When it comes to hard conversations, the approach needs to be anchored in humility, empathy, vulnerability and perspective-taking. Our natural tendency is to create a consensus, not ruffle feathers with a sprinkle of avoidance and fawning.
But there are situations when we do not have the choice but to have conversations that come and challenge the very core of your being and all your narratives.
In the current situation in the Middle East, many are left helpless, shocked, terrorized and enraged. A question I have been asked often in the past month is what can be done.
How can we add value and have an impact?
Truth is, we are all interconnected. Everything is interconnected. Nothing operates in silo, and Nature will always seek balance. Once we realize this, it is evident that the current actions over the last month will change the world. What it will look like is another question: how can I add value?
Like many of my colleagues and peers, I have been making space for my friends, family and clients to listen and understand the different facets of the conflict, but also making sure they feel heard, seen and supported as much as possible. This complemented with a thorough historical deep dive was very revealing of the collective impact of this conflict. It is not a new conflict, it has been spanning over several decades.
Like many of you, I have been making space to listen to leaders and managers, and help them to understand their level of psychological safety and comfort, so that they can add value and better support employees who may be directly and indirectly impacted by the ongoing humanitarian crisis in the Middle East.
While I know it’s important to challenge people sometimes, here are some tools to add to your perspective-taking conversation backpack, rooted in empathy and human dignity:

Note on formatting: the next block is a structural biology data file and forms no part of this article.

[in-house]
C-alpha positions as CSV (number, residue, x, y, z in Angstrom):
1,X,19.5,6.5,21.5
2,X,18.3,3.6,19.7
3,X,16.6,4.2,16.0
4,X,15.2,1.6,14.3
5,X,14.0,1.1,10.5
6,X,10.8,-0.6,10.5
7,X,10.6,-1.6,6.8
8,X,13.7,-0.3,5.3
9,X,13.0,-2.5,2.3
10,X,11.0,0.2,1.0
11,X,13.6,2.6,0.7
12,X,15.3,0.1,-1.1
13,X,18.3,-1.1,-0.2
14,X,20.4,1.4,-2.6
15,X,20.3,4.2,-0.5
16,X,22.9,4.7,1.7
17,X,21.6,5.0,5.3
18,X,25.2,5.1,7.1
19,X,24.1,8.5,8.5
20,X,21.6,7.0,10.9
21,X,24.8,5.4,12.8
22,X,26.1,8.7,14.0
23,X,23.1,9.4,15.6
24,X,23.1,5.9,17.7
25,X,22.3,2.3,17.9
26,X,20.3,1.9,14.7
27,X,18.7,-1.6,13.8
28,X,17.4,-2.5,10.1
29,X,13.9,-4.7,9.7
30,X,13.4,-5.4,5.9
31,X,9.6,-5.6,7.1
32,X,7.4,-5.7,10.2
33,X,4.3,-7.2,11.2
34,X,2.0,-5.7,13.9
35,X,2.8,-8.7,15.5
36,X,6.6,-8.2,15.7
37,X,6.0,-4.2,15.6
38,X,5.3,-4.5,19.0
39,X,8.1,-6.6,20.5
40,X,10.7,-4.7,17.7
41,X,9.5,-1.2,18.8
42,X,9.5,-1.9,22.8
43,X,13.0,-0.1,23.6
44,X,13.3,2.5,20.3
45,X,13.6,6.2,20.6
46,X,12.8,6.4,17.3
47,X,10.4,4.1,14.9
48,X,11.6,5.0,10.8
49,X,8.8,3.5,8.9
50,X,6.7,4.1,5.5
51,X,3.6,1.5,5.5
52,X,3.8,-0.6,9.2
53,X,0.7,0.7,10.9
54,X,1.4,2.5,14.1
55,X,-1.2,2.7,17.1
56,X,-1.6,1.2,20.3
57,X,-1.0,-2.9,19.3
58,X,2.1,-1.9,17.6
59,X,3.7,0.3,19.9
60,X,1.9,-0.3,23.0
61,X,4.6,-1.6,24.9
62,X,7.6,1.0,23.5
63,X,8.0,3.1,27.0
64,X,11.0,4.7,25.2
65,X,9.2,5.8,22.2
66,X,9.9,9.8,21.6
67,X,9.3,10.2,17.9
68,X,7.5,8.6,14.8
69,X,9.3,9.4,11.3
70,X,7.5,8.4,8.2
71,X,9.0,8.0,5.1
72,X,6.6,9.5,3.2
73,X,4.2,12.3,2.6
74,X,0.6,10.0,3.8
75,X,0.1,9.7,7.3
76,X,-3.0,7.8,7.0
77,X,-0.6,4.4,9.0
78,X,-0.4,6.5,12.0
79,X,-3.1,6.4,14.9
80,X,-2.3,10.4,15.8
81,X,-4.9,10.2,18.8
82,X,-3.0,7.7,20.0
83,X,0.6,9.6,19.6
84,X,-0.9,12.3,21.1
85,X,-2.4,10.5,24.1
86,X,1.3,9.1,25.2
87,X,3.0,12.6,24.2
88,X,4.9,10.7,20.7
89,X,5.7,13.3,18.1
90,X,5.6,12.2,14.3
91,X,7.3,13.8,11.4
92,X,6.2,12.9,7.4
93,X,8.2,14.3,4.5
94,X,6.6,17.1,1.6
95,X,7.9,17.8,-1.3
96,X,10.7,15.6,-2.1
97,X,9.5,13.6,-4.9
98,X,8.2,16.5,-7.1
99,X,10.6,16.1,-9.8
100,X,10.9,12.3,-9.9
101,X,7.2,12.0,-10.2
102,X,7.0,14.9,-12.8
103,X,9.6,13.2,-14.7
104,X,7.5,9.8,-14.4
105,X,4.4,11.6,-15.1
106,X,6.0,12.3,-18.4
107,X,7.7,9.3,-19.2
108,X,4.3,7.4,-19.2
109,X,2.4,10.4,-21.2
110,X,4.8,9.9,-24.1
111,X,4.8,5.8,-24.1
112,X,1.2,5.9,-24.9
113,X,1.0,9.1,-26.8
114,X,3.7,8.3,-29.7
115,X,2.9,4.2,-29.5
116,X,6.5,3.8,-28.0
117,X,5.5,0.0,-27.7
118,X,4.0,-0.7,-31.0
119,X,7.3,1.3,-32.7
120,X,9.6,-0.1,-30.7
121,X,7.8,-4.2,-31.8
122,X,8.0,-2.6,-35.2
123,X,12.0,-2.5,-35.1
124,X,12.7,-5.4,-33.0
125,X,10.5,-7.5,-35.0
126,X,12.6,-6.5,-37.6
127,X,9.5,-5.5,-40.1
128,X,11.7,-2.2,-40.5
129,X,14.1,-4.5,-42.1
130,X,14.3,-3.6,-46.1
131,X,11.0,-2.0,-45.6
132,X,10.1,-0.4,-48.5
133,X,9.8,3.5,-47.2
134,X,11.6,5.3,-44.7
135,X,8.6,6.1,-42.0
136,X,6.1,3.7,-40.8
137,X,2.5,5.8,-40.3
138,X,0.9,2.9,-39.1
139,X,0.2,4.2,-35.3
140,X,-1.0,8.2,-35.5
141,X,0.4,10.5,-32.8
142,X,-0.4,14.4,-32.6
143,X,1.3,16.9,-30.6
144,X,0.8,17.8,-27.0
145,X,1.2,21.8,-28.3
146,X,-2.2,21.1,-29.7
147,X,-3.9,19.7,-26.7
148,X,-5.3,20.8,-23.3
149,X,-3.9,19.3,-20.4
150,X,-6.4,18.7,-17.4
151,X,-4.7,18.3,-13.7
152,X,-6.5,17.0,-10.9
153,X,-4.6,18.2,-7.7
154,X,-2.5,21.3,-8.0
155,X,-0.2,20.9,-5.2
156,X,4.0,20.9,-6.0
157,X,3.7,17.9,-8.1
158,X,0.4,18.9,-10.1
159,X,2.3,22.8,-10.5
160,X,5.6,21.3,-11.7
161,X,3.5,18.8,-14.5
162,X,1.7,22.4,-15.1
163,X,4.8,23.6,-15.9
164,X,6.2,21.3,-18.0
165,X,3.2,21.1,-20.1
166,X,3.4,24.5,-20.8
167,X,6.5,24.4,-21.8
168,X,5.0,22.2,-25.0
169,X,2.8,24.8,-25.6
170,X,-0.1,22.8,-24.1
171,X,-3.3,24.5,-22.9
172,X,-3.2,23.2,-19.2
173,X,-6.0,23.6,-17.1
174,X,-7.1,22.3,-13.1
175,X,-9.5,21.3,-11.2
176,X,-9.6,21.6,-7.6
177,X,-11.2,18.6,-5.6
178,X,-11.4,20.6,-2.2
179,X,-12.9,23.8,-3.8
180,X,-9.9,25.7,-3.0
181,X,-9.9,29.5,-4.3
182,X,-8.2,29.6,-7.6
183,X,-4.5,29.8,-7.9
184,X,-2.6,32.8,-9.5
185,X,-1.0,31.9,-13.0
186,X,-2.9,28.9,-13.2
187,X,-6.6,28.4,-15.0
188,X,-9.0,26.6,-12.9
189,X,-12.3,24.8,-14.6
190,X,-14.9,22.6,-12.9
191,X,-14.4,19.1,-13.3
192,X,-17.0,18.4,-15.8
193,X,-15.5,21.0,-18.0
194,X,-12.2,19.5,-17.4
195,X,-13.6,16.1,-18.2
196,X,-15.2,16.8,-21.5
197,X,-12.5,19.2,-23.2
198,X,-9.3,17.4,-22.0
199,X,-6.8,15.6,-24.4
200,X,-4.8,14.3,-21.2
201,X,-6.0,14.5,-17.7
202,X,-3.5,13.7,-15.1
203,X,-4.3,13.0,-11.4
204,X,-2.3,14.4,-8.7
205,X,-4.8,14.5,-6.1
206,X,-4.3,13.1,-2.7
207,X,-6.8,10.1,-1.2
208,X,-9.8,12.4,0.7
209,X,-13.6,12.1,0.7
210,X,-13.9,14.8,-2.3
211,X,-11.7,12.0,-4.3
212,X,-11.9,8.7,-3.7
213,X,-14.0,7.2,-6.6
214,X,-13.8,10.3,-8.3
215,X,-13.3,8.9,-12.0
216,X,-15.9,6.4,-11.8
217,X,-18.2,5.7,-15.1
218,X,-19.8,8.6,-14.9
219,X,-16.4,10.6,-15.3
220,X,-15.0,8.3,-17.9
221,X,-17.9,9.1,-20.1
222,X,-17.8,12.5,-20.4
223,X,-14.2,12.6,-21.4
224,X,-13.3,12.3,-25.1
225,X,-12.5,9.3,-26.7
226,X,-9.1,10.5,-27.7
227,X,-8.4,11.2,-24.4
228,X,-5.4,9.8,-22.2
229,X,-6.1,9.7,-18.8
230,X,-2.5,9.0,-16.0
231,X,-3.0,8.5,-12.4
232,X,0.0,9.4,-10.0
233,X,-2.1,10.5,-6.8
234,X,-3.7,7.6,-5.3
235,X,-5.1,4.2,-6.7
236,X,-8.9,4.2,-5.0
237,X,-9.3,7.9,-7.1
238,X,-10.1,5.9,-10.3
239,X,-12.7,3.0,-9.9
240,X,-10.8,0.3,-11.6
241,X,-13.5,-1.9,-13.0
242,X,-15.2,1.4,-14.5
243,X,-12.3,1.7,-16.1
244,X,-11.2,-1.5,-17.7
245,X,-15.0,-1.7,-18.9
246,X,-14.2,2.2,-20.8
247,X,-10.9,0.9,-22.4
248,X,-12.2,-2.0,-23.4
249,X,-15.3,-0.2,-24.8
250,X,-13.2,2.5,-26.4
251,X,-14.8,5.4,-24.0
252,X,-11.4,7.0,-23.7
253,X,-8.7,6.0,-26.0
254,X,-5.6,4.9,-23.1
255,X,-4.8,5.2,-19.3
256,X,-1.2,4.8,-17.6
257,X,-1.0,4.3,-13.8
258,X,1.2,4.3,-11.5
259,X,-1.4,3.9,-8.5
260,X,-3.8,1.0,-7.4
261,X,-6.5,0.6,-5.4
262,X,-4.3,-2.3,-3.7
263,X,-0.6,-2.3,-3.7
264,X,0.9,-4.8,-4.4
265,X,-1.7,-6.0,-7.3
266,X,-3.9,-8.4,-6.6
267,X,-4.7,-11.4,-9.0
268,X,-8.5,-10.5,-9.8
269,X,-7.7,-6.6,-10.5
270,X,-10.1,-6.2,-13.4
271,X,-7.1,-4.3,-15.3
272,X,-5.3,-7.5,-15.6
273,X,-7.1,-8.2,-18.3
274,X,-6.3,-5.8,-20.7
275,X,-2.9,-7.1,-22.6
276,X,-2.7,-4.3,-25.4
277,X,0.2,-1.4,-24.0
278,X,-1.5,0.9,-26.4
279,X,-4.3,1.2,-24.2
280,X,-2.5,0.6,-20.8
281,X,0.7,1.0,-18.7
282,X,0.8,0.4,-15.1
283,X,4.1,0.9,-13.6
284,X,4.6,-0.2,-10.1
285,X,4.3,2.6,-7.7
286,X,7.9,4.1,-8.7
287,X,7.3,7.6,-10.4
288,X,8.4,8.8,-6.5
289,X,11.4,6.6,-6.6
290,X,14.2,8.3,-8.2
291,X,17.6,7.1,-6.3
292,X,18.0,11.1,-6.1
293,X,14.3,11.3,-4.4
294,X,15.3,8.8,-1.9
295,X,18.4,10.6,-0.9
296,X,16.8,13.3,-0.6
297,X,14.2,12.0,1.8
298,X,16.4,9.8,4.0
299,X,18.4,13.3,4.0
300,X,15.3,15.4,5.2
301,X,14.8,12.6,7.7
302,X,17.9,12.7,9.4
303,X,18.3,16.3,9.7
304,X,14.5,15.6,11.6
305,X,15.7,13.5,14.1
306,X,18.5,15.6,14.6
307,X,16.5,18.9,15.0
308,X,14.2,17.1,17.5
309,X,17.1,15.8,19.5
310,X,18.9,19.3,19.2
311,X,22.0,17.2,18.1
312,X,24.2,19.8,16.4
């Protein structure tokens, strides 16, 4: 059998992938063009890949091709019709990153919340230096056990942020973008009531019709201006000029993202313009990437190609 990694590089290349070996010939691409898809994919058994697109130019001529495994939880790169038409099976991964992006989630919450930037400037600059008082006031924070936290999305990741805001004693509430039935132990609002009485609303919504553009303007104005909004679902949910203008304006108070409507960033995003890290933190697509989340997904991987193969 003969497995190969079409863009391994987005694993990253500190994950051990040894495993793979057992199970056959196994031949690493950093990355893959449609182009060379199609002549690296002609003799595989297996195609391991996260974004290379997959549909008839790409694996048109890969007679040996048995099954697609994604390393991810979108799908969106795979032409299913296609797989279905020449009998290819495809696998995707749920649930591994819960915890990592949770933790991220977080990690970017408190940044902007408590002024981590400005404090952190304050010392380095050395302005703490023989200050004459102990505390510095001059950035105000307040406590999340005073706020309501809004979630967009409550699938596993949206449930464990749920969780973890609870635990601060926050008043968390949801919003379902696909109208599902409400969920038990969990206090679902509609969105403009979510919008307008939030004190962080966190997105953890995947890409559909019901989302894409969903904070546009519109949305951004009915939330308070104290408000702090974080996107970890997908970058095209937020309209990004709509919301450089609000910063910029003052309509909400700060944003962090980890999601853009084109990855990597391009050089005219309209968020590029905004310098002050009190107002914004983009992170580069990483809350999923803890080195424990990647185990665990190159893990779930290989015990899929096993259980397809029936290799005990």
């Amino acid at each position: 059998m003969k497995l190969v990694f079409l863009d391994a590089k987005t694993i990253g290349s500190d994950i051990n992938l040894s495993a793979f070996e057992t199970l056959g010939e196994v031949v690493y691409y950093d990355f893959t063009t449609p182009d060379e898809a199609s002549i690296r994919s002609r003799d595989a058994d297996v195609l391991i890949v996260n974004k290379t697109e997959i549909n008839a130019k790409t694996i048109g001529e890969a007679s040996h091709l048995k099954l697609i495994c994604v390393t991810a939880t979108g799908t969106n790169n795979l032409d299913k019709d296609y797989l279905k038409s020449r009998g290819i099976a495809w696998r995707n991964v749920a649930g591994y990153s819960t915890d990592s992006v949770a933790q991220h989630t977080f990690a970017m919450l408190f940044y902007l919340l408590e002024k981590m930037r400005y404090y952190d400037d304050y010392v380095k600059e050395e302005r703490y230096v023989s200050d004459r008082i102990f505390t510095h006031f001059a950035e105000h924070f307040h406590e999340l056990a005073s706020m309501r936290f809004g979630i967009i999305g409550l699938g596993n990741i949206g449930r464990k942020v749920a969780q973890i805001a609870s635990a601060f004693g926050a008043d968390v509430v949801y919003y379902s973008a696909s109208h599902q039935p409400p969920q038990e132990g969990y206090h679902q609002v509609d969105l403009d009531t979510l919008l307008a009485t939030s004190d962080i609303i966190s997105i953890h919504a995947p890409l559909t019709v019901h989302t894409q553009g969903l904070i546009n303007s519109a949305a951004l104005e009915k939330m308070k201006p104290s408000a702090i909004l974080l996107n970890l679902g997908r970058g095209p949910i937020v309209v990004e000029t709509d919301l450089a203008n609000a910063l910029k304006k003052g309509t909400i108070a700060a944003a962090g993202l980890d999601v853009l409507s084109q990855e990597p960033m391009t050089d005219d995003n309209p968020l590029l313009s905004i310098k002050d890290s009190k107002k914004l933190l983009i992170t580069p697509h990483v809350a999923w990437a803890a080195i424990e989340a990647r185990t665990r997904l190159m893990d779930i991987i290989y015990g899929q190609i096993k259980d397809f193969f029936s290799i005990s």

While it may feel very overwhelming after over 50 days of constant death and massacres on our screen, stay informed an notice your emotional capacity. You can only show up authentically if you take care of yourself, therefore practice cyber hygiene and keep educating yourself so you can pass on a more informed version of history, a legacy that includes your story, not your silence. A legacy that includes a human-centred approach, and not a political/state-centered approach.
“The most potent weapon in the hands of the oppressor is the mind of the oppressed.” –Steve Biko
Let’s keep continuing to pray for the safety, and safe return as we continue to call for a liberative solution in Gaza and the rest of Palestine, and a safety-centred solution for the global Jewish community. To all leaders holding conversations, remember to tend to your personal Psychological Safety backpack first in order to support your team, family and community better, with a focus centred on Humanity.
As long as we keep our collective Humanity at the center of it all, the solutions and path towards a collective liberate peace will show itself.
How can I support you better? Feel free to hit reply and let us know if there is a resource that you would like us to share and amplify.
“I urge you to answer the highest calling of your heart and stand up for what you truly believe” – Nadia Theodore, Ambassador of Canada to the WTO and permanent representative of Canada to the Permanent Mission of Canada in Geneva, Switzerland.